- Hello All: I am fairly new to the group, and wanted to take a moment to introduce myself. I am in Kentucky (not by choice), and practice a mixture of ancientMessage 1 of 137 , Feb 3, 2006View SourceHello All:
I am fairly new to the group, and wanted to take a moment to introduce
myself. I am in Kentucky (not by choice), and practice a mixture of
ancient Paganism and Christian Gnosticism. I turned to Gnostic thought
after I found that Buddhism did not have the level of theism that I
needed in my own belief system. However, I still wanted something
which incorporated the mystical side of Buddhist thought. My own
thought is more theological than emotional, and more ritualistic than
experimental. However, at the core, it is still one based on a
personal experience and knowledge of the divine. In general, my
personal theological conceptions are continually being reformed around
the ancient myth of the dying god. Of course, this is not just the
Christian version, but I am enticed by every version, or near version,
stretching to the ancient Sumerians. My goal here is to discuss,
learn, share ideas, and progress further in my own search.
- ... Thank you, Jana, for noticing them. ... And ya know, that was the one suggestion you wrote me that I was the most hesitant to attempt. There s somethingMessage 137 of 137 , Apr 8, 2006View Source
--- In email@example.com, "janahooks" <janahooks@...> wrote:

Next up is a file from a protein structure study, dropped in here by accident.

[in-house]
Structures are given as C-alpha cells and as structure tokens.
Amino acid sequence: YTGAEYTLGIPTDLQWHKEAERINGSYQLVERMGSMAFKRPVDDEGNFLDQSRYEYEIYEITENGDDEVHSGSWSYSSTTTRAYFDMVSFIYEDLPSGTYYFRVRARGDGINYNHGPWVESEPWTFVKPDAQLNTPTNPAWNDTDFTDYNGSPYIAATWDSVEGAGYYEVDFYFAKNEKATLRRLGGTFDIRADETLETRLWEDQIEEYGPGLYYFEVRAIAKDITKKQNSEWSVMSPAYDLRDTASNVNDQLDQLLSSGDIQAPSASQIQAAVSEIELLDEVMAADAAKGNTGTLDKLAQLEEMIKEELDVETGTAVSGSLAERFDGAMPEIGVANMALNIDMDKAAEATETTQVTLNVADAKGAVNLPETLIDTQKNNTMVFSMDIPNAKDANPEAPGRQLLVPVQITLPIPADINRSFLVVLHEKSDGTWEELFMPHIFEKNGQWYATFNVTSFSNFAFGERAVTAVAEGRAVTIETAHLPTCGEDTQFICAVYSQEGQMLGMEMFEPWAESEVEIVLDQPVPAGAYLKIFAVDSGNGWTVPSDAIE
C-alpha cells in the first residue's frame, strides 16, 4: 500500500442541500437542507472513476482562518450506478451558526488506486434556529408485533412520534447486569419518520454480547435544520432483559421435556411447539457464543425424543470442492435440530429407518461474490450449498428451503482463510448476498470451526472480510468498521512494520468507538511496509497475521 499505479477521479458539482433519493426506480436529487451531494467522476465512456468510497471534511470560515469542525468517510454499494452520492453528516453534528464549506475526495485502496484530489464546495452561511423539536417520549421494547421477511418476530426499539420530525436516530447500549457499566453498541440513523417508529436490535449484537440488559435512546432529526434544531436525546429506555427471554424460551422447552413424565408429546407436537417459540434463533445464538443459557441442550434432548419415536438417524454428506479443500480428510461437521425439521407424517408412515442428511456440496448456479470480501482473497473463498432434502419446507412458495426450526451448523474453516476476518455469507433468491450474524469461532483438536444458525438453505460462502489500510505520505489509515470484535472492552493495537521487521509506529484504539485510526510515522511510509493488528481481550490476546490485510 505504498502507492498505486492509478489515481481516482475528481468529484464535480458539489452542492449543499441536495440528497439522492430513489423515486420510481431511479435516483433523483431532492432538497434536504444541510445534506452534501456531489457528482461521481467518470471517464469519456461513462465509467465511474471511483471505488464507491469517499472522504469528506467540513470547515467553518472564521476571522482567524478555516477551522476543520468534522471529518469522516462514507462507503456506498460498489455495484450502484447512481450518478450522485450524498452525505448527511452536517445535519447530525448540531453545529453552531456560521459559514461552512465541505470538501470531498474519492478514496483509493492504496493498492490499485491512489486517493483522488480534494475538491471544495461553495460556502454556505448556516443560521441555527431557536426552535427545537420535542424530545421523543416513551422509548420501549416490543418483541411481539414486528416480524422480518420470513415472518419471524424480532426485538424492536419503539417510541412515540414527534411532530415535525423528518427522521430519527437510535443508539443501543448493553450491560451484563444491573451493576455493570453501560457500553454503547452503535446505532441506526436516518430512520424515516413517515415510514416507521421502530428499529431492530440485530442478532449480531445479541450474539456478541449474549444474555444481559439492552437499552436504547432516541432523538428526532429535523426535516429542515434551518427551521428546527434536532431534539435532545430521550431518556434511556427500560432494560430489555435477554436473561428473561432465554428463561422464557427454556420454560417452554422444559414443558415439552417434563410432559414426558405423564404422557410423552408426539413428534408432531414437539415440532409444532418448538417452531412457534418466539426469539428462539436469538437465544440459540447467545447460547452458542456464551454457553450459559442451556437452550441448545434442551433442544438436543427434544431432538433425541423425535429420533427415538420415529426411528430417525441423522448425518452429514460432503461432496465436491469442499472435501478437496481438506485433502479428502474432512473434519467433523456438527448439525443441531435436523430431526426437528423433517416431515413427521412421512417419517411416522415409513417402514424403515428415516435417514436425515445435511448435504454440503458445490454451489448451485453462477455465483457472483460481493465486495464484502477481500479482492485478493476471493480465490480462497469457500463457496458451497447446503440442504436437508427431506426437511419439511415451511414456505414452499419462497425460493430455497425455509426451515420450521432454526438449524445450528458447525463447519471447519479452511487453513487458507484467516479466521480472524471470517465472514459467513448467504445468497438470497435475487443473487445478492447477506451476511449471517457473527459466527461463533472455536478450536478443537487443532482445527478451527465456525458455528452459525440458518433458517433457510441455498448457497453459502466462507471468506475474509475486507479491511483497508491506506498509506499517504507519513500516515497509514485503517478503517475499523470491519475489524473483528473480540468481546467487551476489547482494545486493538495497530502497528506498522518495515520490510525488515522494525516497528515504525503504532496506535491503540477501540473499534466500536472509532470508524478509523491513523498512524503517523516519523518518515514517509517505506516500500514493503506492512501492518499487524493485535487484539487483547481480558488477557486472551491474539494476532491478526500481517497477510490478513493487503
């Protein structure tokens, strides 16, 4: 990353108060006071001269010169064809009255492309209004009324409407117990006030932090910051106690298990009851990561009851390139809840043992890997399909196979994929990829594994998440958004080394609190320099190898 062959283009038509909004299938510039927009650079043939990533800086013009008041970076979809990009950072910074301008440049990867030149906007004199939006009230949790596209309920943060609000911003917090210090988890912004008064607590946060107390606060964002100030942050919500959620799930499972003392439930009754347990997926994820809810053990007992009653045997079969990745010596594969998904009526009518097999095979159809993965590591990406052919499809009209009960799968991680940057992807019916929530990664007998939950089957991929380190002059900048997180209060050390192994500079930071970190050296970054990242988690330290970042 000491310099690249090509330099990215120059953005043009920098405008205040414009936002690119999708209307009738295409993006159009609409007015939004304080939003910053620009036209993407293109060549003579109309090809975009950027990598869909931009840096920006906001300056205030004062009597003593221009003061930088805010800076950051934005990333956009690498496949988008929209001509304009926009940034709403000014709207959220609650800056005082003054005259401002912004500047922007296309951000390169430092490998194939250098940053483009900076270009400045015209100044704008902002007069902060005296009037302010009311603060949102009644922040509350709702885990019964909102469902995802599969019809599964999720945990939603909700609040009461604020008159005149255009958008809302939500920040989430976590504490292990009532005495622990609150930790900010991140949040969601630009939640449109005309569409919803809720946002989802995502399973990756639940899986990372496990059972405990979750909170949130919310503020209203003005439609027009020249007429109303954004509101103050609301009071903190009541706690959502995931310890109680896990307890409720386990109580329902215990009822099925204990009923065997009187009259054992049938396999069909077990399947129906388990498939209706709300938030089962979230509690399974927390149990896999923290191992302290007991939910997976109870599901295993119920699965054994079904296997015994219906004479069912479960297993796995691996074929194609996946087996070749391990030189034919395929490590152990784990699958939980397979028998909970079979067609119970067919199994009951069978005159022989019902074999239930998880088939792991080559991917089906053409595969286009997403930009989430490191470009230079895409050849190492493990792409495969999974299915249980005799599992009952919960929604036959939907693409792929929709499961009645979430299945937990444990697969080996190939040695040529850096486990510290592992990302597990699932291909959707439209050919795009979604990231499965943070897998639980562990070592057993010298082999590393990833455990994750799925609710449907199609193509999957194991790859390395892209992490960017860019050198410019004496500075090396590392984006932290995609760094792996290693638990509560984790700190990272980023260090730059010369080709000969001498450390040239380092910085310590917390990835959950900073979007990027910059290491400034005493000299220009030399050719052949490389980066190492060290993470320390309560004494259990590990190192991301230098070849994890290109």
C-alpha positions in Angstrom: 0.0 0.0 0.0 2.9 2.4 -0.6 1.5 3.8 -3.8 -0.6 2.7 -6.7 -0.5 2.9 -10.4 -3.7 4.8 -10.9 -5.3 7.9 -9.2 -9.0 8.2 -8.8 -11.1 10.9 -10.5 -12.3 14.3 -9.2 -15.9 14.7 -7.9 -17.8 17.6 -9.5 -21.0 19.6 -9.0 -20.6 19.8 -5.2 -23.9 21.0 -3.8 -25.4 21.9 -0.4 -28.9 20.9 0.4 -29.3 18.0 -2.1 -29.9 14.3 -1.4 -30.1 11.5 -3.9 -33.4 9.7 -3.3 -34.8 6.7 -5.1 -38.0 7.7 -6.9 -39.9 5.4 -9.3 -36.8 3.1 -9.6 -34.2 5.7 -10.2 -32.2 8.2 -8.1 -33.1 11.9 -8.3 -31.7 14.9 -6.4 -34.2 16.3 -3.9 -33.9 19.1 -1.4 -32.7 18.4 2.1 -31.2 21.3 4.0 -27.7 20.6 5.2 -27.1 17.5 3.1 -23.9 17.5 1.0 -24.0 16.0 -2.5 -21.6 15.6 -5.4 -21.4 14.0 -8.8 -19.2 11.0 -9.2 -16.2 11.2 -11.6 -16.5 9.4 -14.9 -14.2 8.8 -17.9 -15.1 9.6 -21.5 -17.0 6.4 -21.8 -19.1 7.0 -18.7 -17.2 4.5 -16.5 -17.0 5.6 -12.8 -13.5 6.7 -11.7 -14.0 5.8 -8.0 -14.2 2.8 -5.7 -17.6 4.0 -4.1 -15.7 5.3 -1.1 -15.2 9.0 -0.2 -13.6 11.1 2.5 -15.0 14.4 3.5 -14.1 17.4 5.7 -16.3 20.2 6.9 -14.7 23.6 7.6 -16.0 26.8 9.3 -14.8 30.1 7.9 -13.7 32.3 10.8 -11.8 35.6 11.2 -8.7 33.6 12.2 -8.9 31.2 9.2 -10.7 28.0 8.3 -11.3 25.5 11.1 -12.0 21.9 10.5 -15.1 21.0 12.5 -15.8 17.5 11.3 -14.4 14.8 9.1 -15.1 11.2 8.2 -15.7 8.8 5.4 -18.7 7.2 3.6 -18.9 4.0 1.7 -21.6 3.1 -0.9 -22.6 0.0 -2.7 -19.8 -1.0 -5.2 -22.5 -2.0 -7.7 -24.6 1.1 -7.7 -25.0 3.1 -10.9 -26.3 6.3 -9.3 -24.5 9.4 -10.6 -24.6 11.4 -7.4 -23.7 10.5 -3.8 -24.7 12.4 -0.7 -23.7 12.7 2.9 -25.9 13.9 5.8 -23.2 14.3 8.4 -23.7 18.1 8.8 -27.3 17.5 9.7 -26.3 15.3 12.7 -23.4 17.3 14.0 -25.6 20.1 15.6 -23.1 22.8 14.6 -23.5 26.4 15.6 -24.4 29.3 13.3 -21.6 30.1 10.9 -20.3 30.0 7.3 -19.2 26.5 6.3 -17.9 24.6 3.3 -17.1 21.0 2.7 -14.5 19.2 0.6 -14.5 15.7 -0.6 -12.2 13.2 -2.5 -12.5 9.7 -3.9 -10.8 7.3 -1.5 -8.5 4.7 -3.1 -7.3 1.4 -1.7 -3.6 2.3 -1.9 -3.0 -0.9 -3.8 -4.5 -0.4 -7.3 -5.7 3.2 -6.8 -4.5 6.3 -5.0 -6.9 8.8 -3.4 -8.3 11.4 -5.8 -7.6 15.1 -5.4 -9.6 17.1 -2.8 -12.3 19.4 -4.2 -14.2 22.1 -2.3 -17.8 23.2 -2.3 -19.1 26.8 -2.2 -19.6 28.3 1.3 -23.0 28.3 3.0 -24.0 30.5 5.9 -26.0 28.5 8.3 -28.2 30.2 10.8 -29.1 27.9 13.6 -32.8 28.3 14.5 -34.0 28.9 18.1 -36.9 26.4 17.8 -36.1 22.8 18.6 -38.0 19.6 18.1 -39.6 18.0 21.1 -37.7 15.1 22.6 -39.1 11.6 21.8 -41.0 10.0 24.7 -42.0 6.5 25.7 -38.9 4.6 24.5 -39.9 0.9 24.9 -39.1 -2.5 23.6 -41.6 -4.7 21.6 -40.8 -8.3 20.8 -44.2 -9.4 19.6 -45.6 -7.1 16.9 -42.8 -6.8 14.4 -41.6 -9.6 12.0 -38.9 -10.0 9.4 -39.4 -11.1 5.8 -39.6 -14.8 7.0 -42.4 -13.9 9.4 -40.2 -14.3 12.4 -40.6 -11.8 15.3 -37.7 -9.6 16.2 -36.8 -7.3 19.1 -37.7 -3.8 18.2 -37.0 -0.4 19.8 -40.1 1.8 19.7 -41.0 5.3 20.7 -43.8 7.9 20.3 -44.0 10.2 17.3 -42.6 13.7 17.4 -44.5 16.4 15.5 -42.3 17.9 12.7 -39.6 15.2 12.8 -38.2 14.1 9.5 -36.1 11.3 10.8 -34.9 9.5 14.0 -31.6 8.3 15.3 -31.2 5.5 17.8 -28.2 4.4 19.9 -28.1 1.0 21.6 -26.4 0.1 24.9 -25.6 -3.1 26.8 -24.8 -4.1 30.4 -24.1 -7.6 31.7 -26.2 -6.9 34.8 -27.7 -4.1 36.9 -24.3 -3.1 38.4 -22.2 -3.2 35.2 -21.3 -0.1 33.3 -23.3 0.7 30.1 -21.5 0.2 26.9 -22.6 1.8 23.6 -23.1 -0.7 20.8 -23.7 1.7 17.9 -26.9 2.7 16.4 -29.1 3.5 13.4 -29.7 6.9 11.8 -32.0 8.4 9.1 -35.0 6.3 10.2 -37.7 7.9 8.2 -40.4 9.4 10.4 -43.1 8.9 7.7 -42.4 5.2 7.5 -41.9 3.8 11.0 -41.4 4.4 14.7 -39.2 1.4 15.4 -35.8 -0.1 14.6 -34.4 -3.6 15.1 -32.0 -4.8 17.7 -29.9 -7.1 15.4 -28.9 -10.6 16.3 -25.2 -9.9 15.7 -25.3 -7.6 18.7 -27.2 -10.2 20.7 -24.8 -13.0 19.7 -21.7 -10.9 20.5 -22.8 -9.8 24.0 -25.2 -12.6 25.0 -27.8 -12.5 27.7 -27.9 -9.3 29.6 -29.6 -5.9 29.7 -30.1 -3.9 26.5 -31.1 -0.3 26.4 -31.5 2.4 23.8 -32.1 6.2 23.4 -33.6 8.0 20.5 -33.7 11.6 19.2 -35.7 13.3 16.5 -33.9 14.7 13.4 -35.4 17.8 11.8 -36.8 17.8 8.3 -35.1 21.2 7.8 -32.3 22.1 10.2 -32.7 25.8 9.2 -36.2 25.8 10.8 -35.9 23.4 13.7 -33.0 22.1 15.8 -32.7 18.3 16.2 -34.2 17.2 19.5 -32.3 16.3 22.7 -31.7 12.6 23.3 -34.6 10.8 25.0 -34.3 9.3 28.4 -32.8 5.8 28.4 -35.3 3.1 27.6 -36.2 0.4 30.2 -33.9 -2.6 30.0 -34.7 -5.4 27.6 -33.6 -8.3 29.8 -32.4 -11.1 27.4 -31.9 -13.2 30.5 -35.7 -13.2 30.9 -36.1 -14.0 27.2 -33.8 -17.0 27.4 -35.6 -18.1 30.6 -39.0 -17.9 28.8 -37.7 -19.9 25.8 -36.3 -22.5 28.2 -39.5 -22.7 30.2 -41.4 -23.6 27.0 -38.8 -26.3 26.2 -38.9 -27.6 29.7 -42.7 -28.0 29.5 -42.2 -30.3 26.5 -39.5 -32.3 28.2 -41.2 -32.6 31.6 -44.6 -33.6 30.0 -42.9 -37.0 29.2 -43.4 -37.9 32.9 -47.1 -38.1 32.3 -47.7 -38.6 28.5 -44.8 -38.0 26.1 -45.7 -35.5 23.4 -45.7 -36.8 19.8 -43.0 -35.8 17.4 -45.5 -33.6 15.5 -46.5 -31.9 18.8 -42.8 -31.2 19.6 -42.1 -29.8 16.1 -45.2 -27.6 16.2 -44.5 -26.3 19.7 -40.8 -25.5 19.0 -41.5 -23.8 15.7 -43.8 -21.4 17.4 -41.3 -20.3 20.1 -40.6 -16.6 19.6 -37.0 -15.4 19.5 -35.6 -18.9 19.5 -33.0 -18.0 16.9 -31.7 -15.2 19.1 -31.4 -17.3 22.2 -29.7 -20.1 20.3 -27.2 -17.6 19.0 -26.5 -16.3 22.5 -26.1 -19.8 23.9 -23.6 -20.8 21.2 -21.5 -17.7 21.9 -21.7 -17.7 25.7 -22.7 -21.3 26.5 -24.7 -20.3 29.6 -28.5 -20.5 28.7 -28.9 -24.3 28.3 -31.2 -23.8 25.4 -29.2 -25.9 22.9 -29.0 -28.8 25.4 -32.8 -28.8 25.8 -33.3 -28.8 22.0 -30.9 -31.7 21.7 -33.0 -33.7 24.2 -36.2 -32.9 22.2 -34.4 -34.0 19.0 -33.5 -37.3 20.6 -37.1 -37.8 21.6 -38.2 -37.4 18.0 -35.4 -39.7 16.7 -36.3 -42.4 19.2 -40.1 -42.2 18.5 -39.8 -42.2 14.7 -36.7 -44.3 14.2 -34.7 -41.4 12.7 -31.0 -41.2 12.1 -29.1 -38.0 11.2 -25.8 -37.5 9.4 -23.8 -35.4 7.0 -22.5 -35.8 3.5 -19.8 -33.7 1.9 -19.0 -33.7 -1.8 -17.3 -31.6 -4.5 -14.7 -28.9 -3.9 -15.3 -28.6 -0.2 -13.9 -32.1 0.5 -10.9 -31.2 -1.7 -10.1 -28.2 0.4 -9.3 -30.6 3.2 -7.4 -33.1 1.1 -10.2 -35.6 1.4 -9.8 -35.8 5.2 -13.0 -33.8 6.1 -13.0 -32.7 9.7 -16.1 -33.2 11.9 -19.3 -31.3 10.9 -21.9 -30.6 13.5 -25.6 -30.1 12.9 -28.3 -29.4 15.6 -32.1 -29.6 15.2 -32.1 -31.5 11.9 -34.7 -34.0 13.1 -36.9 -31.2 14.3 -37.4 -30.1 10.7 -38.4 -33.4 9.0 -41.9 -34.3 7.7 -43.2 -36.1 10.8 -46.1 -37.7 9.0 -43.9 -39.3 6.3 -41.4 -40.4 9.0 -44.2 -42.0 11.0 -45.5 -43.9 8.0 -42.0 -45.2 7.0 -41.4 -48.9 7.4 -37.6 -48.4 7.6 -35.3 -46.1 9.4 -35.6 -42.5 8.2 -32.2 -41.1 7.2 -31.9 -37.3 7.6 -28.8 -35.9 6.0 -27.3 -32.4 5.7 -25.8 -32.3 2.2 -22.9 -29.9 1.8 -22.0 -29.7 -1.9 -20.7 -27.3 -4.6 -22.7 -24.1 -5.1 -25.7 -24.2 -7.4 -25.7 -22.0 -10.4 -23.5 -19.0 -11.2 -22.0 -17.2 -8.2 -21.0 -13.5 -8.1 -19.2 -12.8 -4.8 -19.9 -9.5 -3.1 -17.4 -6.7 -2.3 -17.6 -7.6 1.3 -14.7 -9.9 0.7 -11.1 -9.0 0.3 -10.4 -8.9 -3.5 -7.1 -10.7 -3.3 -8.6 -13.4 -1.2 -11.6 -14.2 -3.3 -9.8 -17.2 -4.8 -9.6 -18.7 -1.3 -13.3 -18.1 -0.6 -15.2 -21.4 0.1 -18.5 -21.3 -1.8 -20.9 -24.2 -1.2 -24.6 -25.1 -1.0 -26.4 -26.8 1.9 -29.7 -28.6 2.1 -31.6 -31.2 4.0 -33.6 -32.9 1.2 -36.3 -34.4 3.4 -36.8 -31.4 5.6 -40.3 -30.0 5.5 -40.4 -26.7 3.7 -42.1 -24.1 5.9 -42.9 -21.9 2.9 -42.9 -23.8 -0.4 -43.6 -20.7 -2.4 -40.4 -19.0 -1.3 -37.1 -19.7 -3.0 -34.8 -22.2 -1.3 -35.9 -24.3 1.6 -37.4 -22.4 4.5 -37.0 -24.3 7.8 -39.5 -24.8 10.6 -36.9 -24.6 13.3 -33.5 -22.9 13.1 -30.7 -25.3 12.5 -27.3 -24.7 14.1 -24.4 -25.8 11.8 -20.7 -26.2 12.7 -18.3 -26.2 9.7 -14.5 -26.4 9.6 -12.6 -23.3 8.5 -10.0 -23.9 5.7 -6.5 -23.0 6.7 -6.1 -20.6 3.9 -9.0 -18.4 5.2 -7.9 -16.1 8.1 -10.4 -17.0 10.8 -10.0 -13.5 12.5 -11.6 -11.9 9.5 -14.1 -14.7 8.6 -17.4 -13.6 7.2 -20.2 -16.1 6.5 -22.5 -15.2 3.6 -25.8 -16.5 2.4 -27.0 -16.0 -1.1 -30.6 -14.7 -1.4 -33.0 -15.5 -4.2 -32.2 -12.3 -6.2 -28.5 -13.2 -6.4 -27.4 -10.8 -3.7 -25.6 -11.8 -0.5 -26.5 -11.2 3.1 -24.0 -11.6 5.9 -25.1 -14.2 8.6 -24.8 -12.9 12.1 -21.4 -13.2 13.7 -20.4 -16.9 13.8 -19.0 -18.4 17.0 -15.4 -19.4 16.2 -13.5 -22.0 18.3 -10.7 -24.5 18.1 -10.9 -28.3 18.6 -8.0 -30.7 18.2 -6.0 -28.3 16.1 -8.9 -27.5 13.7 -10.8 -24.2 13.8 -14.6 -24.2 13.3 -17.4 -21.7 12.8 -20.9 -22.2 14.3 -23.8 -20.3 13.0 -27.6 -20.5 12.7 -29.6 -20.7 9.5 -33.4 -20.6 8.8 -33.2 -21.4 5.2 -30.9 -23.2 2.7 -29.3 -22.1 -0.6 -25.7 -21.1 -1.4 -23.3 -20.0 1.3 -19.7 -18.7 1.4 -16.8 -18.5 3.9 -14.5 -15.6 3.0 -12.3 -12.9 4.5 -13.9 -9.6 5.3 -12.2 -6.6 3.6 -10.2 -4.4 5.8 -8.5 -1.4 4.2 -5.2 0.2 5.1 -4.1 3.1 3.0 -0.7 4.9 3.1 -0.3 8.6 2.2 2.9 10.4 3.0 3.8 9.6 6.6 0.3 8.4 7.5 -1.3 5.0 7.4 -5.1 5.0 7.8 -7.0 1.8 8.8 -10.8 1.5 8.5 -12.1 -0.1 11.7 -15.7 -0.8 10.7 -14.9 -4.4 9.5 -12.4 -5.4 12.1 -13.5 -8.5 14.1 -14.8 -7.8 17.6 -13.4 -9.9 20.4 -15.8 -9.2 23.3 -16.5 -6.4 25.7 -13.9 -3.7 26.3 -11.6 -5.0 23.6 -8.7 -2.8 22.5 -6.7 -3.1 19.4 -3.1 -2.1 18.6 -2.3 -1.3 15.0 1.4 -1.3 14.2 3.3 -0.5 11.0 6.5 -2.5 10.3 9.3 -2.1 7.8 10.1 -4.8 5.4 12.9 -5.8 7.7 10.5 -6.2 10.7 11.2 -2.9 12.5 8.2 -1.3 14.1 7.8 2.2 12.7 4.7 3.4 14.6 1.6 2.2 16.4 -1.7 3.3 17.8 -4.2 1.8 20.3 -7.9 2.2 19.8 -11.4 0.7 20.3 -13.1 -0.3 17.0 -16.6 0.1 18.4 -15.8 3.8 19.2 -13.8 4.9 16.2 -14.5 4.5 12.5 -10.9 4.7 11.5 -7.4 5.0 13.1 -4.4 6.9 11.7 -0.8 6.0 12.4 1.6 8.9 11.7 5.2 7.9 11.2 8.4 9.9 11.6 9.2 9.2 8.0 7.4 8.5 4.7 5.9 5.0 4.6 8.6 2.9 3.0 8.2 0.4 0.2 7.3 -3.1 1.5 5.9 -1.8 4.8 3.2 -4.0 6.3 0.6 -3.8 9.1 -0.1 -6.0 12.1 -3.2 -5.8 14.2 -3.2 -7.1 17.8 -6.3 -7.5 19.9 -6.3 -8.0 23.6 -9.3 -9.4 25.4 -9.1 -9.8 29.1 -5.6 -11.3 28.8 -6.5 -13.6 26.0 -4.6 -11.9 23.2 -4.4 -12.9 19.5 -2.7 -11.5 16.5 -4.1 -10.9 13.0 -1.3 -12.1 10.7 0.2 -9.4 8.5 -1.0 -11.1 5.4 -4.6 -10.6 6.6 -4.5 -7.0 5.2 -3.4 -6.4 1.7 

> [. . .]
> Gerry and Lady C.,thanks for all of the info and links.
Thank you, Jana, for noticing them.
> Gerry, after looking at the National Geographic link, I was
> reminded of some suggestions I gave you on faded writing. I'm feeling
> really good about watery sepia ink and sandpaper...and sand
> horizontally and vertically...with the gray sandpaper...
And ya know, that was the one suggestion you wrote me that I was the most hesitant to attempt. There's something about the dual-layered papyrus and its almost glossy sheen that made me wonder if such coarse measures would destroy the whole thing, but the more I've thought about it (along with your renewed convictions), the more I believe it would indeed yield a desirable finish. I imagine the weathered results would be akin to repeatedly wadding up a sheet of paper to the point that it becomes more like a thin piece of cloth rather than a crisp piece of paper. Only this way, you avoid the wrinkles!